Oregon Appraisal Clause FAQ
What is the Oregon Appraisal Clause?
The "Oregon Appraisal Clause" is a section of most personal Oregon auto insurance policies. This section covers the use of appraisals for disputing diminished value or total loss claims. As of January 1st, 2010, all new or renewing personal vehicle auto insurance policies must have this section.
The appraisal clause guarantee's the driver the right to have an independent appraisal. If the appraisal shows the insurance company offered less than the actual diminished value, the insurance company has to pay for the appraisal too.
This is a typical example as described by Oregon's Division of Financial Regulation:
If you do not agree with the value your own company offers, your policy may include an appraisal provision. Appraisal processes vary. Check your policy or ask the claims representative. Typically:
- You get an appraisal (you pay).
- The company gets an appraisal (it pays).
- If the appraisers don’t agree on the value, the two appraisers agree on an umpire. You and the company each pay half of the umpire’s cost.
Insurance companies must reimburse you for reasonable appraisal costs if the final appraised value of your vehicle is higher than the company’s last offerOregon DFR Totaled Vehicle Information
In Oregon, independent appraisals must be performed by a certified vehicle appraiser. ORS 819.480 goes into detail about vehicle appraiser certificates. If you have more questions about the appraisal clause read on. If you'd like to talk to an attorney, call us now for a free personal injury consultation. A personal injury attorney can answer your questions about the appraisal clause and help you start the process.
What Is An Appraisal?
An appraisal is an act of determining how much something is worth. Obviously anyone can give an estimate of an item's value. However, vehicle appraisals in Oregon must be certified. Various autobody shops provide vehicle appraisals as a service.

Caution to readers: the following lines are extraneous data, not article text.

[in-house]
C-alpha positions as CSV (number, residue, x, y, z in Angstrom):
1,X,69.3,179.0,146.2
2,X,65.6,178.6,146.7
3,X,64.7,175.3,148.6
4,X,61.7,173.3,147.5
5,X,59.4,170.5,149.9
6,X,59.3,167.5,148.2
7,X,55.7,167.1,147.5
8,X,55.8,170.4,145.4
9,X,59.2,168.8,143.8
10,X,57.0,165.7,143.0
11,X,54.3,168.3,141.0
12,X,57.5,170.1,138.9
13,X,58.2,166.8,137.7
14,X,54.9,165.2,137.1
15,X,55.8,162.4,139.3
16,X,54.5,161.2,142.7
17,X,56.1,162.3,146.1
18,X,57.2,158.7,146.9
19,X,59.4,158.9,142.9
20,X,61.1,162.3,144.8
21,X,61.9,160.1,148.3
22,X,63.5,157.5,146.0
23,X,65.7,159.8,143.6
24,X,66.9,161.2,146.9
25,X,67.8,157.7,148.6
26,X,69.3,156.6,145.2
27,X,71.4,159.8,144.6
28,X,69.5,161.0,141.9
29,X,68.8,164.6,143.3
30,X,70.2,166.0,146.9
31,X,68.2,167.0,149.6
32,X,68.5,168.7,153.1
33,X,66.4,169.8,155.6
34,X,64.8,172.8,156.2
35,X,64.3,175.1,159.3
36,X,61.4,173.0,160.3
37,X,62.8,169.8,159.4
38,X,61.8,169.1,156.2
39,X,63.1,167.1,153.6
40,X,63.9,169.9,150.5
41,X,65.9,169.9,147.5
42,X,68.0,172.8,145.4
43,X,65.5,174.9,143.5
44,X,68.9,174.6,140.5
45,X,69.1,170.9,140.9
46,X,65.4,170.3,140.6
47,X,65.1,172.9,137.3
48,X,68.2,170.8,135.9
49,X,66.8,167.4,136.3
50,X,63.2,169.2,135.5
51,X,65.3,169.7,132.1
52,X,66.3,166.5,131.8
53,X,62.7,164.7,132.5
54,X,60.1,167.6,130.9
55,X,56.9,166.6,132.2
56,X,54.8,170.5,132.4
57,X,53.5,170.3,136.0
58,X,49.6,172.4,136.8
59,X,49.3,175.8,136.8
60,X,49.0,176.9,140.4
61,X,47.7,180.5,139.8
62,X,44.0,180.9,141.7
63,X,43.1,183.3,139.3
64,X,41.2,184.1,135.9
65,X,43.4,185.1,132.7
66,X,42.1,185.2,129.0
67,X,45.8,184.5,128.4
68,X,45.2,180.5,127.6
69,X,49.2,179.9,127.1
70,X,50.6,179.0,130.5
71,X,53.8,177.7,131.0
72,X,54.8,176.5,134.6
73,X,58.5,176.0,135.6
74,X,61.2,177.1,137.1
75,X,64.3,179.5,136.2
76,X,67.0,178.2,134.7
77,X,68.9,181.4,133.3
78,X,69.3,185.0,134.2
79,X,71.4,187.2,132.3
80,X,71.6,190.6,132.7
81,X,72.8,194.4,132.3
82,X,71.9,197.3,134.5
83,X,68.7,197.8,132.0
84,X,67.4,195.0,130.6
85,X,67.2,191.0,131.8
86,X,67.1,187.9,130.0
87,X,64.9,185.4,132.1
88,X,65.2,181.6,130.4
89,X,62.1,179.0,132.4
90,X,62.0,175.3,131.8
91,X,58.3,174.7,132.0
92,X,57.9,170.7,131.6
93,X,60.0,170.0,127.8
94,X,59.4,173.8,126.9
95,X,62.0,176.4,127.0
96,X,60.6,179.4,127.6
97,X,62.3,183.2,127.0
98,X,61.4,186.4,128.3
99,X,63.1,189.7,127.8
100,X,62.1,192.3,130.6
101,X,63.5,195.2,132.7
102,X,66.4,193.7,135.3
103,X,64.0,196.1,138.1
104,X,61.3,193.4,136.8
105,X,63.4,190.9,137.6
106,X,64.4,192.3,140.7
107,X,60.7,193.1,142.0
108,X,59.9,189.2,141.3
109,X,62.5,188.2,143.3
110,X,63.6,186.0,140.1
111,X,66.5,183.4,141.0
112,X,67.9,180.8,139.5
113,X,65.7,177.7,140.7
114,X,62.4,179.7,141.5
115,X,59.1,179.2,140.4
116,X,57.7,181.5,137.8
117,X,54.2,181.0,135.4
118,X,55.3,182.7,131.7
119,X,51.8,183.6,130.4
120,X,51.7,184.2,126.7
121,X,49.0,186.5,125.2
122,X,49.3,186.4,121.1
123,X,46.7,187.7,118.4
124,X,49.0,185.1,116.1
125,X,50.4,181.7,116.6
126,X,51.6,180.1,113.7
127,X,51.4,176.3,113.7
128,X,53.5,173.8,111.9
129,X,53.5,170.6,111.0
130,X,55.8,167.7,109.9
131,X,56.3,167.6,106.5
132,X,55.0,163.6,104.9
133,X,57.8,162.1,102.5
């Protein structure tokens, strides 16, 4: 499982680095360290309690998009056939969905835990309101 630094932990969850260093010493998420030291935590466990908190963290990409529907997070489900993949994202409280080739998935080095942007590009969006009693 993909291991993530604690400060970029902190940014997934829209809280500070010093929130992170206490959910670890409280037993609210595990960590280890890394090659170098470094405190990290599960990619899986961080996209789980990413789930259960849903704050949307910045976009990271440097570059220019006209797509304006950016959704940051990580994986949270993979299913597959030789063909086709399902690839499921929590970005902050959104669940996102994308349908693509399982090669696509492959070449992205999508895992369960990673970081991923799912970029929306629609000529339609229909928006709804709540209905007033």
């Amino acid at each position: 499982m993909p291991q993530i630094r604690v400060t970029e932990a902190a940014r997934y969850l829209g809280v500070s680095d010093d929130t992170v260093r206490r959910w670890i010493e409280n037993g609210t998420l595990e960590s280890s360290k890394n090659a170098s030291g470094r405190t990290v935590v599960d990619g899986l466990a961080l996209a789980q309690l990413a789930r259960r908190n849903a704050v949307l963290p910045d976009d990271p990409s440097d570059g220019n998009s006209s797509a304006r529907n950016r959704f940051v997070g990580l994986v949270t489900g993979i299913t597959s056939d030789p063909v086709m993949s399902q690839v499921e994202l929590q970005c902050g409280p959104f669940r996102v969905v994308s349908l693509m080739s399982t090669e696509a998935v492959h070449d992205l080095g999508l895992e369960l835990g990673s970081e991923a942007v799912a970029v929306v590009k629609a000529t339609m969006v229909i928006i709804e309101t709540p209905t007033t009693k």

So in this context, after an accident to your vehicle, an appraisal is when you pay for a certified vehicle appraiser to inspect your vehicle. In return, they give you an estimate of the vehicle's worth after the crash. This helps you determine the vehicle's diminished value due to the accident.
How Do You Invoke An Appraisal Clause?
An insurance policy should have specific language regarding how its appraisal clause is invoked. If the insurance policy does not contain this language, it defaults to rules adopted by the Director of the Department of Consumer and Business Services. Our experienced diminished value lawyers can help you determine how to specifically invoke your appraisal clause. Remember consultations are free and come with no obligations.
Do All Insurance policies have an appraisal clause?
Most, if not all, personal auto insurance policies in Oregon have an appraisal clause. Appraisal clauses are required in new/renewed auto-insurance policies in Oregon since January 1st, 2010. If for some reason the clause was not properly added, it defaults to rules adopted by the Director of the Department of Consumer and Business Services. Many other states have appraisal clauses as well.
Is Oregon a diminished value state?
Yes, Oregon is a "Diminished Value State". Oregon law covers requirements for paying diminished value on a vehicle. Oregon law also covers independent vehicle appraisals. Additionally, Oregon law states the requirements to be a vehicle appraiser.
ORS 742.466 | Disputes over coverage for physical damage
ORS 742.466 is one of the primary Oregon laws regarding disputes over coverage for physical damage. Oregon House Bill 2190 amended the provisions of ORS 742.466 in 2009. Additionally, HB 2190 added language to Oregon's insurance code regarding appraisals and disputing them. Understanding how laws affect you can be difficult. We have experienced personal injury lawyers that can help. Call for a free consultation and get the process started. Don't miss a deadline!